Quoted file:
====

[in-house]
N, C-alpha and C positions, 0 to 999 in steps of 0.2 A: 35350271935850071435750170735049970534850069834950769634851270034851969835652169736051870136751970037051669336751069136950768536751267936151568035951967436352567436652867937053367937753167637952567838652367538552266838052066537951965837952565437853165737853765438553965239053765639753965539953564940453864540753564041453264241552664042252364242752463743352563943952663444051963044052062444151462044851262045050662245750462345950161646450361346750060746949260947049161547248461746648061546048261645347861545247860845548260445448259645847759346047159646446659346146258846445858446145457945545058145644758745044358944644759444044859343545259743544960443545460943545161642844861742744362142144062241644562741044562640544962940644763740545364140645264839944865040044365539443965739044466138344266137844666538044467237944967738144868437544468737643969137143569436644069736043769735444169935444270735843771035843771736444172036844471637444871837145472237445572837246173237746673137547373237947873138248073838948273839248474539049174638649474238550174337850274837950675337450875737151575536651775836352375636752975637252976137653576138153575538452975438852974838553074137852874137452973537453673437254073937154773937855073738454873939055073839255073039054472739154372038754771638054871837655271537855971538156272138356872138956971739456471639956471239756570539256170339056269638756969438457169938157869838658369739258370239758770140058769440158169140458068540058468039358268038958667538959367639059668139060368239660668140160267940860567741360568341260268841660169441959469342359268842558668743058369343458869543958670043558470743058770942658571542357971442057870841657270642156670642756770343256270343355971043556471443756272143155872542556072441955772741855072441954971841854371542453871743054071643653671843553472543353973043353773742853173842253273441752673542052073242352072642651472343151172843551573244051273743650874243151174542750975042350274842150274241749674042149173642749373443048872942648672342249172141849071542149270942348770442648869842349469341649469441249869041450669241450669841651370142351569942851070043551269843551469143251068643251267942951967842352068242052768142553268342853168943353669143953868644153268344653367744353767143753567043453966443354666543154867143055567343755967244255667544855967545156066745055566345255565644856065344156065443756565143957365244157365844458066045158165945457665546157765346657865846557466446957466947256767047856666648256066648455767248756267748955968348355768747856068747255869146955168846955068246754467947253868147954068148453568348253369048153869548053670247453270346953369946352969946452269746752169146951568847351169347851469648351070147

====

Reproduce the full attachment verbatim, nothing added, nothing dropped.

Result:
[in-house]
N, C-alpha and C positions, 0 to 999 in steps of 0.2 A: 35350271935850071435750170735049970534850069834950769634851270034851969835652169736051870136751970037051669336751069136950768536751267936151568035951967436352567436652867937053367937753167637952567838652367538552266838052066537951965837952565437853165737853765438553965239053765639753965539953564940453864540753564041453264241552664042252364242752463743352563943952663444051963044052062444151462044851262045050662245750462345950161646450361346750060746949260947049161547248461746648061546048261645347861545247860845548260445448259645847759346047159646446659346146258846445858446145457945545058145644758745044358944644759444044859343545259743544960443545460943545161642844861742744362142144062241644562741044562640544962940644763740545364140645264839944865040044365539443965739044466138344266137844666538044467237944967738144868437544468737643969137143569436644069736043769735444169935444270735843771035843771736444172036844471637444871837145472237445572837246173237746673137547373237947873138248073838948273839248474539049174638649474238550174337850274837950675337450875737151575536651775836352375636752975637252976137653576138153575538452975438852974838553074137852874137452973537453673437254073937154773937855073738454873939055073839255073039054472739154372038754771638054871837655271537855971538156272138356872138956971739456471639956471239756570539256170339056269638756969438457169938157869838658369739258370239758770140058769440158169140458068540058468039358268038958667538959367639059668139060368239660668140160267940860567741360568341260268841660169441959469342359268842558668743058369343458869543958670043558470743058770942658571542357971442057870841657270642156670642756770343256270343355971043556471443756272143155872542556072441955772741855072441954971841854371542453871743054071643653671843553472543353973043353773742853173842253273441752673542052073242352072642651472343151172843551573244051273743650874243151174542750975042350274842150274241749674042149173642749373443048872942648672342249172141849071542149270942348770442648869842349469341649469441249869041450669241450669841651370142351569942851070043551269843551469143251068643251267942951967842352068242052768142553268342853168943353669143953868644153268344653367744353767143753567043453966443354666543154867143055567343755967244255667544855967545156066745055566345255565644856065344156065443756565143957365244157365844458066045158165945457665546157765346657865846557466446957466947256767047856666648256066648455767248756267748955968348355768747856068747255869146955168846955068246754467947253868147954068148453568348253369048153869548053670247453270346953369946352969946452269746752169146951568847351169347851469648351070147